Skip to main content

Oddada is the best kind of video game toybox as you get to keep downloadable WAVs of all the tunes you make

It's trebley good.

A toy train sits next to a toy pipe organ in Oddada, with a purple character with large eyes in the bottom corner for Eurogamer's Wishlisted feature series.
Image credit: Eurogamer/Sven Ahlgrimm & Mathilde Hoffmann

I have something of a love-hate relationship with games that are also toys. I'm talking about games like Townscaper, The Ramp, Summerhouse and even Tiny Glade - the games that are essentially one endless creative mode where your goal is to simply 'make stuff' to your heart's content. I love what they're about, and I will admire and coo over all the lovely GIFs and clips that folks with far more imagination than I manage to get out of them until the cows come home. But I struggle to get much personal joy from them when there's no overarching objective shaping what I'm meant to be building. It's a chronic case of 'blank page-itis', but not so with the musical toybox delight of Oddada.

Oddada's Steam Next Fest demo gives you something tangible to hold onto - though it may not seem that way when you first give it a go. Straight off, you're invited to simply poke and prod various music boxes to create interesting sounds. The first involves slotting the letters of the game's own name into adjustable wooden towers with adorable little faces carved into them, their height determining what pitch they'll quickly start humming away at. A toy train then appears on the scene, letting you change the scenery from day to night to dusk, which in turn alters the timbre of your notes yet again. Press the big red button on the train's nose, and you'll be whisked away to another scene where you can build on the da-da-dum you've just created, or mute it entirely to make something new.

You'll go through several scenes like this, each one more tactile and intriguing than the last, layering up your growing musical soundscape as you go. My favourite one was the giant metronome crabs, whose sleepy eye stalks would clong together neat little bell sounds, while their open, toothy mouths could be raised up and down to change the speed their eyes knocked together, as well as the tone of the bell in question. The wooden toy pipe organ was also absolutely exquisite, with each mouse click on one of the keys marking a notch on its multi-coloured drum, adding more rhythmic and percussive knocks, boops and dings to my growing bed of electronia. And if you need to redo those rhythm's you've just laid down? Then just slam that metal handle down on the side and start over.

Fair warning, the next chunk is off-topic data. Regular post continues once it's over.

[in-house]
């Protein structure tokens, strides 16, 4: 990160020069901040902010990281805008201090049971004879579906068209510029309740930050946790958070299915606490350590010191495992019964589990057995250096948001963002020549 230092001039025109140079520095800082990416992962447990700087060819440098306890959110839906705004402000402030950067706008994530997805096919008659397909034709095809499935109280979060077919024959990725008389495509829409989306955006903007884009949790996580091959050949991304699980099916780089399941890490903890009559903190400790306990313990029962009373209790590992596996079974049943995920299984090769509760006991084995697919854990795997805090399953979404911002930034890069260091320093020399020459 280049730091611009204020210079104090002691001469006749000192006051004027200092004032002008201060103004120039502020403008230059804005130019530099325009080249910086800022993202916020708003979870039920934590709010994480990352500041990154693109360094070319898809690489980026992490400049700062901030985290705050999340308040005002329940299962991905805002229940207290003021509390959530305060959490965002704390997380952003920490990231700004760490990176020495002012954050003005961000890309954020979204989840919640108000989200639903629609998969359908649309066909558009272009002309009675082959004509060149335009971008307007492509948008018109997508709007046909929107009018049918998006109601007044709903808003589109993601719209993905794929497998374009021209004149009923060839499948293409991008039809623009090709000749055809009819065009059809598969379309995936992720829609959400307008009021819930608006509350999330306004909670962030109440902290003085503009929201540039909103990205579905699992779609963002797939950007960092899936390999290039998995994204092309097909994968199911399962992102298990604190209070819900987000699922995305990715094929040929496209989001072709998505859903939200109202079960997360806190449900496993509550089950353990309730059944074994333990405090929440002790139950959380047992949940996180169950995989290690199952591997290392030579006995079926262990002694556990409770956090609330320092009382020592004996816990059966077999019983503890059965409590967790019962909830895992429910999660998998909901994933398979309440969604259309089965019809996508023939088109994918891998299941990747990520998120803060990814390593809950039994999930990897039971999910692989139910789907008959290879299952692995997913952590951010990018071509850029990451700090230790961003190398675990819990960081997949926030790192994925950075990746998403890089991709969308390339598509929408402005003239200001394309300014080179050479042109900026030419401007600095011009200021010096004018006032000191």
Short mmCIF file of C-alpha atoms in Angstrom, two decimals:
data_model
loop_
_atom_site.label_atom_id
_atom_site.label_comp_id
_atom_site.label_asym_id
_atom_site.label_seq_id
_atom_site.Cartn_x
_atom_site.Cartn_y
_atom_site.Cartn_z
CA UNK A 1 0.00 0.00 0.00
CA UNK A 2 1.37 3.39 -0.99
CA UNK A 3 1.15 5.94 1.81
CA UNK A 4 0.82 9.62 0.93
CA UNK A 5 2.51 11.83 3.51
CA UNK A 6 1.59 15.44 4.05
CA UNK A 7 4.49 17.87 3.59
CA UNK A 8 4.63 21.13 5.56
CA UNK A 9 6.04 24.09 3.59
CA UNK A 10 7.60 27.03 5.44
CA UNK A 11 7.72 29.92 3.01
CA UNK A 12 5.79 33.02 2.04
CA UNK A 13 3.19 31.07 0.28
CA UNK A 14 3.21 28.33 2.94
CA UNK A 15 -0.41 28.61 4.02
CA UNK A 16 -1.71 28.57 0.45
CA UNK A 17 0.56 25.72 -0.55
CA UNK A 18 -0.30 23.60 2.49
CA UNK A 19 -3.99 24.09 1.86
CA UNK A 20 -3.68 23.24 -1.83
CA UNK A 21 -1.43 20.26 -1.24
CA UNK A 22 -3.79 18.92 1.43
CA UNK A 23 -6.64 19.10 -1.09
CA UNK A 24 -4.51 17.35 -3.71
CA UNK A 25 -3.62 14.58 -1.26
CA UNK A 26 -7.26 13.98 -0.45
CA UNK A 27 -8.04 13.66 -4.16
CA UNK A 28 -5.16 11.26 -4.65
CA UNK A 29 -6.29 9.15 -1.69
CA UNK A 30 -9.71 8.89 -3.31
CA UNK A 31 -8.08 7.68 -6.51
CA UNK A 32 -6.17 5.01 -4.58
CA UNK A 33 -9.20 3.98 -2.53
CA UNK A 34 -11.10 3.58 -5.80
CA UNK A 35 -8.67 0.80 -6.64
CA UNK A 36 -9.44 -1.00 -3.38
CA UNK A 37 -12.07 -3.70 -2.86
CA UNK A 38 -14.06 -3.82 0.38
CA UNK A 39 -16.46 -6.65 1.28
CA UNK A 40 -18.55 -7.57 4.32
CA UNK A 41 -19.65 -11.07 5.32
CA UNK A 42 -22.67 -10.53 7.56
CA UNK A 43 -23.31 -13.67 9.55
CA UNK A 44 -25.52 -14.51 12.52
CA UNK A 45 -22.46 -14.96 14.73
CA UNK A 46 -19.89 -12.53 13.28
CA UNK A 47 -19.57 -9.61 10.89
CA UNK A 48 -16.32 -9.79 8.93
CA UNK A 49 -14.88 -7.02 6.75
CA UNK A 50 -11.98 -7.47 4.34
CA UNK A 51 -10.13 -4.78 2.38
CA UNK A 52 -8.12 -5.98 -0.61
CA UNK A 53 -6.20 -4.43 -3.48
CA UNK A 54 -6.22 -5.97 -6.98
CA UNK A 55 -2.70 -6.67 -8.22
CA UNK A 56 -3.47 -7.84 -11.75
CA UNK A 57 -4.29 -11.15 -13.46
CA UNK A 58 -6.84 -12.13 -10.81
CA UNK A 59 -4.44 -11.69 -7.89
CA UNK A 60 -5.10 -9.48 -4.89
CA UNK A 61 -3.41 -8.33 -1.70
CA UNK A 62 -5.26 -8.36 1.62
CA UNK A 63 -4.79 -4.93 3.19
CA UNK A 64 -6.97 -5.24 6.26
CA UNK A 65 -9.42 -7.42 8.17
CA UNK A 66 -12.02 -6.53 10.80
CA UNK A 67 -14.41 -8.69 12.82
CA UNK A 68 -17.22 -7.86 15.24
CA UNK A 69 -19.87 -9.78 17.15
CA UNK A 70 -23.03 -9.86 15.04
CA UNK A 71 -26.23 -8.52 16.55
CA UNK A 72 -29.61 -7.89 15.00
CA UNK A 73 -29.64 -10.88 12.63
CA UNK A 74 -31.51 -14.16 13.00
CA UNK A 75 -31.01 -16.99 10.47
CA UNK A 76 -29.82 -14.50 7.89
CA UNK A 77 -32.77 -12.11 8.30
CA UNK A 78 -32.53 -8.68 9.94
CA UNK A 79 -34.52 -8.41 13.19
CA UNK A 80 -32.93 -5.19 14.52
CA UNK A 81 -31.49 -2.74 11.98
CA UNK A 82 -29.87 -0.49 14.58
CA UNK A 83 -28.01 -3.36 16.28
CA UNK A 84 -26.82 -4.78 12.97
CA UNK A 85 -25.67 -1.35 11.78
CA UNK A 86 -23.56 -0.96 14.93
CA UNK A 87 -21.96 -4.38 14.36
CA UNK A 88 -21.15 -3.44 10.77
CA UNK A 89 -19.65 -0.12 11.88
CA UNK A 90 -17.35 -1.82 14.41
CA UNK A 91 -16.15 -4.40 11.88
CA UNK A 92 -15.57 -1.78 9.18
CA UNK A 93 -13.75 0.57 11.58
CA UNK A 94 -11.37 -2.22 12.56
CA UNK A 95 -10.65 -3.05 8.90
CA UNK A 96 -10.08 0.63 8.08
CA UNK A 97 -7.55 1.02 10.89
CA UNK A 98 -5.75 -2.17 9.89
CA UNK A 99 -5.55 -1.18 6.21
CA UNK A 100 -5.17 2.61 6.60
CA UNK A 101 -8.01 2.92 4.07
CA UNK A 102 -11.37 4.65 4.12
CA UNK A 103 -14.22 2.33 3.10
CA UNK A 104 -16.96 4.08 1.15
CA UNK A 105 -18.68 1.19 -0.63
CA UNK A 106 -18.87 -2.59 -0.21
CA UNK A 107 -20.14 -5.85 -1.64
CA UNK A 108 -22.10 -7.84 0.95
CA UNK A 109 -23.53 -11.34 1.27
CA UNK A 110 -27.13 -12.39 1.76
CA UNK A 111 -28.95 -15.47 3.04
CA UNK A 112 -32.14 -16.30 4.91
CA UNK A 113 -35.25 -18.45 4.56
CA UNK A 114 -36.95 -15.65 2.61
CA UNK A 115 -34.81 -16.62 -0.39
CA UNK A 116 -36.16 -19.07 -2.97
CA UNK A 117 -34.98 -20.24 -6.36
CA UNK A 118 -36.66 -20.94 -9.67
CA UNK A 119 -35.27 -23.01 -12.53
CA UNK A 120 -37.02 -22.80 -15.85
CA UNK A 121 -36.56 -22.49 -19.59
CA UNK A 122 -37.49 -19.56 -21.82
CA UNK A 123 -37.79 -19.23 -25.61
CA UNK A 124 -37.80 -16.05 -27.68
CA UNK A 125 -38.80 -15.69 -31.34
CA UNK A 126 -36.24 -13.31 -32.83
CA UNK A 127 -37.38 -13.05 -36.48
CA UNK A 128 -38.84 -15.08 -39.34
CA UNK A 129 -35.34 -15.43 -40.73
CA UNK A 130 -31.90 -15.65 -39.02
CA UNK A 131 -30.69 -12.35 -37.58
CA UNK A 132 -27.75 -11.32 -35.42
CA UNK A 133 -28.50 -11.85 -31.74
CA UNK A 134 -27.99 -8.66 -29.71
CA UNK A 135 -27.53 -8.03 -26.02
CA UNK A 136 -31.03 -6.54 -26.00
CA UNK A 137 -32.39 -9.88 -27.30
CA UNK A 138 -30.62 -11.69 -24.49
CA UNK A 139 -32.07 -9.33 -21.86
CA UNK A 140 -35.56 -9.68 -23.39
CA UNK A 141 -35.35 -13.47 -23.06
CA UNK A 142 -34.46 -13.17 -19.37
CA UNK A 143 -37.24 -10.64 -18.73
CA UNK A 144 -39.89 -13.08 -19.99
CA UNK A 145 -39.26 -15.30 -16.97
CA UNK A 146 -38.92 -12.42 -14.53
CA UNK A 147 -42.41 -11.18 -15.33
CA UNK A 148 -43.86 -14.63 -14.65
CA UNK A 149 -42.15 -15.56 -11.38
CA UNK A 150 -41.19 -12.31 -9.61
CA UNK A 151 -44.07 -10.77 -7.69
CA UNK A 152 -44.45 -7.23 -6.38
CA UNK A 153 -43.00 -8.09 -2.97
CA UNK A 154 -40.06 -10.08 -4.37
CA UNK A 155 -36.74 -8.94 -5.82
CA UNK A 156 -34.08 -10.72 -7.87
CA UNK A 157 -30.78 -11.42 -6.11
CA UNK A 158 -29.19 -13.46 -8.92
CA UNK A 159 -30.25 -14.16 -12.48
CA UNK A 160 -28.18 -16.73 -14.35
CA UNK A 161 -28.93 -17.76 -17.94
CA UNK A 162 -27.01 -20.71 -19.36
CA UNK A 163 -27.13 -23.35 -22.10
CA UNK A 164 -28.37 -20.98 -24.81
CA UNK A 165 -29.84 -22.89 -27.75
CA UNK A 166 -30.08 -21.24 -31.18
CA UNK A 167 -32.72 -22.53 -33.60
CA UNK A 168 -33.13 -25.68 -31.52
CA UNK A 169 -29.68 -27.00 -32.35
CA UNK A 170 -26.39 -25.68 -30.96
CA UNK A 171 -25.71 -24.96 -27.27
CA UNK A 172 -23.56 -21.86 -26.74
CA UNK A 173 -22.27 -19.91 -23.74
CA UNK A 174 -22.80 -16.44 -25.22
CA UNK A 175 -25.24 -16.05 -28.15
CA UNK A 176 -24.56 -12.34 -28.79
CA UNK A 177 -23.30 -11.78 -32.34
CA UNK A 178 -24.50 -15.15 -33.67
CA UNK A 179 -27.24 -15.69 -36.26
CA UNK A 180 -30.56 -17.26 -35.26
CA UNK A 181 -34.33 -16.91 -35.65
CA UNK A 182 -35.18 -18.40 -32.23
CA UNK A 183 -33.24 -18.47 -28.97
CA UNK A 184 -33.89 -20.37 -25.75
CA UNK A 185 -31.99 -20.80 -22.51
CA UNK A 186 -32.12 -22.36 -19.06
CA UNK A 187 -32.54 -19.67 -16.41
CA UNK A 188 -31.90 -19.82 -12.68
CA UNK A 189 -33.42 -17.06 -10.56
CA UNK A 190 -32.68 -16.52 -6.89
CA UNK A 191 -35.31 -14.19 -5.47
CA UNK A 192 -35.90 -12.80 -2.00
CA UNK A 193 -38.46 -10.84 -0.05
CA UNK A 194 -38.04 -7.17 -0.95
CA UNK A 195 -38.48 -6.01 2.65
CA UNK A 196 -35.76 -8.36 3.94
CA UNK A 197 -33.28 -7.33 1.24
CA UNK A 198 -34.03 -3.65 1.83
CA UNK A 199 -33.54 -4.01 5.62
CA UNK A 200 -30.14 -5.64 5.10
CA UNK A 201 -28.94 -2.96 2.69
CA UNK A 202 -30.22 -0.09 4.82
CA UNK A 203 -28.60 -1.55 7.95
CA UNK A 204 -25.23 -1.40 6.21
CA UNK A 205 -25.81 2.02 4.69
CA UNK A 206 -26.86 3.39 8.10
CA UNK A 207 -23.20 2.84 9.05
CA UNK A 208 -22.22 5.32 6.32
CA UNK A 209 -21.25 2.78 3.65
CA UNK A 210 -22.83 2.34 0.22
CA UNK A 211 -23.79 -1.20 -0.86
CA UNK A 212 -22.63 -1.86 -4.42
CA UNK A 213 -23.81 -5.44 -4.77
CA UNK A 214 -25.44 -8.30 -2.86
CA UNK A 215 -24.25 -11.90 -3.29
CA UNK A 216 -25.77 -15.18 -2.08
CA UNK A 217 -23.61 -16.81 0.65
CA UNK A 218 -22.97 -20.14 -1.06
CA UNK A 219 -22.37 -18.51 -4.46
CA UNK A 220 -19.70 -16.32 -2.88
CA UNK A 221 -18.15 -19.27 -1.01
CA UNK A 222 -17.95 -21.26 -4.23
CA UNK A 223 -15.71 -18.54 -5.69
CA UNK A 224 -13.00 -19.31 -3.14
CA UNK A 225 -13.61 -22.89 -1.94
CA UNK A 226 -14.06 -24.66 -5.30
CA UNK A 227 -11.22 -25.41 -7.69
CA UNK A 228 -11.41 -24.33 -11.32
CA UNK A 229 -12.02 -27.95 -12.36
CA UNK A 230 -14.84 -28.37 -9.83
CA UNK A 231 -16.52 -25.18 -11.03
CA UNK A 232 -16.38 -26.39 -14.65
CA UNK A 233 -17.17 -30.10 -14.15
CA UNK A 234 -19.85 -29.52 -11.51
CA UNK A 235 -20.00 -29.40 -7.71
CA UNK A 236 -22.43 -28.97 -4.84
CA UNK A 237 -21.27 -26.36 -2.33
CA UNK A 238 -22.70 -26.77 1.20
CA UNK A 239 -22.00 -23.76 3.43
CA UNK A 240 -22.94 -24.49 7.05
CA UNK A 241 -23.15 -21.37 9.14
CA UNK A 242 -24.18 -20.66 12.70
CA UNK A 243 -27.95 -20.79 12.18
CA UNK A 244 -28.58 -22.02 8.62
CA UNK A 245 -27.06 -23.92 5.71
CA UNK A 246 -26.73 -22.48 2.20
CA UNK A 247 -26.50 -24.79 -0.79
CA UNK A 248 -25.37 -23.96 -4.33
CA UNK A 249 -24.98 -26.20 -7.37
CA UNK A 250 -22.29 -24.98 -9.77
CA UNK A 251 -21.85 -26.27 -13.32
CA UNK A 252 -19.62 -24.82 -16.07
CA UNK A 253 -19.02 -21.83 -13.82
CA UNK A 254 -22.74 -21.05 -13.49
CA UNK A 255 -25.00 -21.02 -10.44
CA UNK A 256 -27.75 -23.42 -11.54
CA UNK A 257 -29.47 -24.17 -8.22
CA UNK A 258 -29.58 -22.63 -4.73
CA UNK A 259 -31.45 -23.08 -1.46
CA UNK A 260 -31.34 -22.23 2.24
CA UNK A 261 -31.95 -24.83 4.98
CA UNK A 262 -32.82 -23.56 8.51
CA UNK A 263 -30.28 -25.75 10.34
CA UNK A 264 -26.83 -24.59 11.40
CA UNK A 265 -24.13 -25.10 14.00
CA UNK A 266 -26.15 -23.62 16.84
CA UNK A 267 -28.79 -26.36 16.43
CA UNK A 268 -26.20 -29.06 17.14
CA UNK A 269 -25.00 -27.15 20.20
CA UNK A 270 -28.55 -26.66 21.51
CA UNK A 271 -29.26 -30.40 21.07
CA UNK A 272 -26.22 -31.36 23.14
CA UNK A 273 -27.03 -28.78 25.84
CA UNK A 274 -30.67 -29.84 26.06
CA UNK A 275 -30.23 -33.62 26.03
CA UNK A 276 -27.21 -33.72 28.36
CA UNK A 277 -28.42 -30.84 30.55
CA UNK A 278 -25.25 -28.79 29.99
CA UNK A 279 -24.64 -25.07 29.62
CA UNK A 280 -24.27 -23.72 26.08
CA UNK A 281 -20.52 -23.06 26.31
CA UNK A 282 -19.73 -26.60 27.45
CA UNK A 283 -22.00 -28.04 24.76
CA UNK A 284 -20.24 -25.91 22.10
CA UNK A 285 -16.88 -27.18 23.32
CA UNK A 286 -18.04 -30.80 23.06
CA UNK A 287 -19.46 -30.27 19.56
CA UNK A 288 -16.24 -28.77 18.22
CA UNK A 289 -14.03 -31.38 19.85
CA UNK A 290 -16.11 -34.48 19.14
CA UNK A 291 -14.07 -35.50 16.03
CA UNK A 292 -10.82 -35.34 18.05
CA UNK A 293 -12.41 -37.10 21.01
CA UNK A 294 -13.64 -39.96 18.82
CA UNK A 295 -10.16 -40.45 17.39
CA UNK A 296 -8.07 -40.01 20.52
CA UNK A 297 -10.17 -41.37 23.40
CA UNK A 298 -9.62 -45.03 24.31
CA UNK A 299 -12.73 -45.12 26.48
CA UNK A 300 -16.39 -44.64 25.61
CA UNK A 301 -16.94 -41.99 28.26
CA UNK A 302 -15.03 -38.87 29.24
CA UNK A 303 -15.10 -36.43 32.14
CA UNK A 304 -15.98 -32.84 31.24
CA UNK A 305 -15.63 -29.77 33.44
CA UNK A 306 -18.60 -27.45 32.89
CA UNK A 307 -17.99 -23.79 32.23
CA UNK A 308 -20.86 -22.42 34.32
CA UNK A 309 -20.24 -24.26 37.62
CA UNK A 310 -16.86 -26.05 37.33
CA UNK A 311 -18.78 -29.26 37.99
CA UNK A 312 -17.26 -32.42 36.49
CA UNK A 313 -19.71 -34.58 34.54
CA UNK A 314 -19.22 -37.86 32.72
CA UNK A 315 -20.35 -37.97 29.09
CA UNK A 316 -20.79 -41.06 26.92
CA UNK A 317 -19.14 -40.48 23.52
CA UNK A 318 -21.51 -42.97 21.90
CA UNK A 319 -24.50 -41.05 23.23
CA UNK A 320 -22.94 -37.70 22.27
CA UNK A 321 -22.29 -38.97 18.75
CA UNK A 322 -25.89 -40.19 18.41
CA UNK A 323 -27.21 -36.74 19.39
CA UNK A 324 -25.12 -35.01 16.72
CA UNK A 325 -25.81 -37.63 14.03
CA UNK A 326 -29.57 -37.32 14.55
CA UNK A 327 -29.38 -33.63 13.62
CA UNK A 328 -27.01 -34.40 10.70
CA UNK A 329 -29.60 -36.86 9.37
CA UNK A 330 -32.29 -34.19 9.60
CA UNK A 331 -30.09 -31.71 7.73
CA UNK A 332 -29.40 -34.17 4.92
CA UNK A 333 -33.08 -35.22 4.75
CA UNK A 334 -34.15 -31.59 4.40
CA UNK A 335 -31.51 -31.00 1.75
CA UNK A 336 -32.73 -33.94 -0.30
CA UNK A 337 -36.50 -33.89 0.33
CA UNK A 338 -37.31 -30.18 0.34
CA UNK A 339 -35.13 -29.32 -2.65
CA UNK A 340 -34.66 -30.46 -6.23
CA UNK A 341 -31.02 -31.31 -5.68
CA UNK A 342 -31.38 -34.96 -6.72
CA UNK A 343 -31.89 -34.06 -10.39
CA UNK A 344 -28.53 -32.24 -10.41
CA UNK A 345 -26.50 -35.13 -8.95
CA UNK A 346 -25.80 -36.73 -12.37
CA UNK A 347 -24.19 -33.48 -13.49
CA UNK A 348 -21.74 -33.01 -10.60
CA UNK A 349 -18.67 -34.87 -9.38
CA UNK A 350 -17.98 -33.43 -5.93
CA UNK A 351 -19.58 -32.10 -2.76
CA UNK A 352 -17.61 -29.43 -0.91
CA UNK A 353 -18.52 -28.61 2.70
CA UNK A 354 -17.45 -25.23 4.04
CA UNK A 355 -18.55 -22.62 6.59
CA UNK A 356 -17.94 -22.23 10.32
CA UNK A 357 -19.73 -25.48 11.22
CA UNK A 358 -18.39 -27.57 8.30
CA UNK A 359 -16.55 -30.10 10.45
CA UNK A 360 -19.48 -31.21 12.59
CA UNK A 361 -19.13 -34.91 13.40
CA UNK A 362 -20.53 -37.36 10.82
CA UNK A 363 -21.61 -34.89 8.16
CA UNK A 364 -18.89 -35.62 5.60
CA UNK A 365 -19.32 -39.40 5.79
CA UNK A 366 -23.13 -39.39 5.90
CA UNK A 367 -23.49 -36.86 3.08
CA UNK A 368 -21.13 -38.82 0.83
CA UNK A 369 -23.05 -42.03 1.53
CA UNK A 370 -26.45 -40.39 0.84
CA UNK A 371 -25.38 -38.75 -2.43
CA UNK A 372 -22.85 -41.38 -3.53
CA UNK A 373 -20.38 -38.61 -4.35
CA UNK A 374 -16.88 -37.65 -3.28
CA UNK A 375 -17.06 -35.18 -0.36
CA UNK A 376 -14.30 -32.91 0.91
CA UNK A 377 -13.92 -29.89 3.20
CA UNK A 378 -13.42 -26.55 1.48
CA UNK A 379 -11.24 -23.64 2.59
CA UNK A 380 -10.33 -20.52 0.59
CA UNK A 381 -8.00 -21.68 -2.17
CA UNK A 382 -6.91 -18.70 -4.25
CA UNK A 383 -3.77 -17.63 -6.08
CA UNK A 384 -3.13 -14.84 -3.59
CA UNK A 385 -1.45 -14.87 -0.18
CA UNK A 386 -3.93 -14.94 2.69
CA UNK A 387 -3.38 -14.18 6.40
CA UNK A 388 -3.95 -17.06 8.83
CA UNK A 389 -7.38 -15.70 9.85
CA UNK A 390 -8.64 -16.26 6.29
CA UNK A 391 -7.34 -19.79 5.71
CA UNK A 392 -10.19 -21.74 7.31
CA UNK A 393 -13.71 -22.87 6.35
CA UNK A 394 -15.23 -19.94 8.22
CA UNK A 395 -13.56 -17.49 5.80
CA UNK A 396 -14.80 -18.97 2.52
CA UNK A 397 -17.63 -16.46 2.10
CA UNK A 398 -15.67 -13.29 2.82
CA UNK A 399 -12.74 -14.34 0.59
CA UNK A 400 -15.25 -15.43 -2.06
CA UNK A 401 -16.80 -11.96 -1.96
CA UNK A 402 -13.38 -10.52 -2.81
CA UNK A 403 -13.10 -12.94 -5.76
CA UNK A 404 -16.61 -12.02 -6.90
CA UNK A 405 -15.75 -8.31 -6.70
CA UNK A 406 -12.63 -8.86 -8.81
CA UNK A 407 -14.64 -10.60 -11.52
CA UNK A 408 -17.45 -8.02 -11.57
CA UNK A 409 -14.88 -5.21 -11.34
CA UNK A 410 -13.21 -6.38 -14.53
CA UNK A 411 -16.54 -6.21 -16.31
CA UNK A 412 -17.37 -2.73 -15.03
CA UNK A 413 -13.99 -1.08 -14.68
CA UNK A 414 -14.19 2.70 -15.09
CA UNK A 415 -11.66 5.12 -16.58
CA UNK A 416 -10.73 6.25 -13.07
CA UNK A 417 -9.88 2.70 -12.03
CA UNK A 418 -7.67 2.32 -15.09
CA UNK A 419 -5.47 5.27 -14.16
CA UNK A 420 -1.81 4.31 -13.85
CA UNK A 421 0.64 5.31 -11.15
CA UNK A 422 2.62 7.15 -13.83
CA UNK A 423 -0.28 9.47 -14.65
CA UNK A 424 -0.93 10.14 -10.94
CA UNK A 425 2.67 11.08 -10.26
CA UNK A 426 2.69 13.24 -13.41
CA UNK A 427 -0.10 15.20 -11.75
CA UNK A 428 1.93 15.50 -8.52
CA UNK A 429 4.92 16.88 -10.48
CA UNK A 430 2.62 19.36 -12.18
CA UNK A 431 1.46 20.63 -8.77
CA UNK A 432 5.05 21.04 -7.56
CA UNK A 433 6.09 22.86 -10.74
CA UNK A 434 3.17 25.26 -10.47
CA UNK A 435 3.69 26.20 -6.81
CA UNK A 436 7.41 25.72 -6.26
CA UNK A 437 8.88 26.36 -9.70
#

A toy train parks next to two giant crab-like metronomes in Oddada.
Image credit: Eurogamer/Sven Ahlgrimm & Mathilde Hoffmann

It's truly delightful stuff, and best of all, each extra layers gets represented as another little carriage on your toy train, which you can once again raise up and down to control its volume (or switch off entirely) in the wider piece you've just created. Once you've got six little wheelie trucks following along behind you, it's time for the grand finale: the recording session. As the faux orchestra tunes up and the cassette tape curtain peels back, your train stands front and centre on a track with rolling hills and a giant toy sun hanging in the sky on a little pullstring. As the timer ticks down on the train's engine, you've got 50-odd seconds to fiddle about with your creation as you see fit, dialling up each layer like you're a teddy bear's picnic DJ.

Thing is, I was expecting it all to end there, and for the 'Thank you for playing' screen to appear to bring this whole enchanting experience to an end. I started entering that phase I always do with toybox games, thinking, 'Well that was a nice ten minutes of fun I just had, but I probably don't need much more of this.' Sure, I had a lot of fun customising the look of my cassette tape, giving it a name and a label and decorating it with stickers, but I was fully prepared to just pop my tape into the nearby cassette box, seal it shut and for that to be that, locked away forever inside the game, probably never to be seen or heard again.

A toy train sits in front of a block-based hill toy in Oddada
A toy train approaches a hexagonal music box with adjustable towers in Oddada.
Image credit: Eurogamer/Sven Ahlgrimm & Mathilde Hoffmann

But there was one more stop my train could take, and that was a little yellow plastic computer with a conveniently shaped tape tray jutting out of it. Since this is a game that celebrates the act of curiosity and poking stuff with abandon just to see what happens, I immediately popped my tape in, and the screen (and a fresh, unseen lever) sprang to life. A tape icon appeared next to an arrow pointing to a folder, and my heart leapt. It was asking if I wanted to save my tune as a WAV file on my PC, and it was then I knew I'd finally found my motivation and my objective: to use Oddada to create cool little WAV files I could play for myself, in my own time. I don't know why this feels more rewarding to me than a stuffed screenshots folder full of lovely Summerhouse and Tiny Glade landscapes. But it lit up a node in my brain unlike any other toybox game I've encountered so far, and for that Oddada gets a big Oh-yeah-yeah from me.

Read this next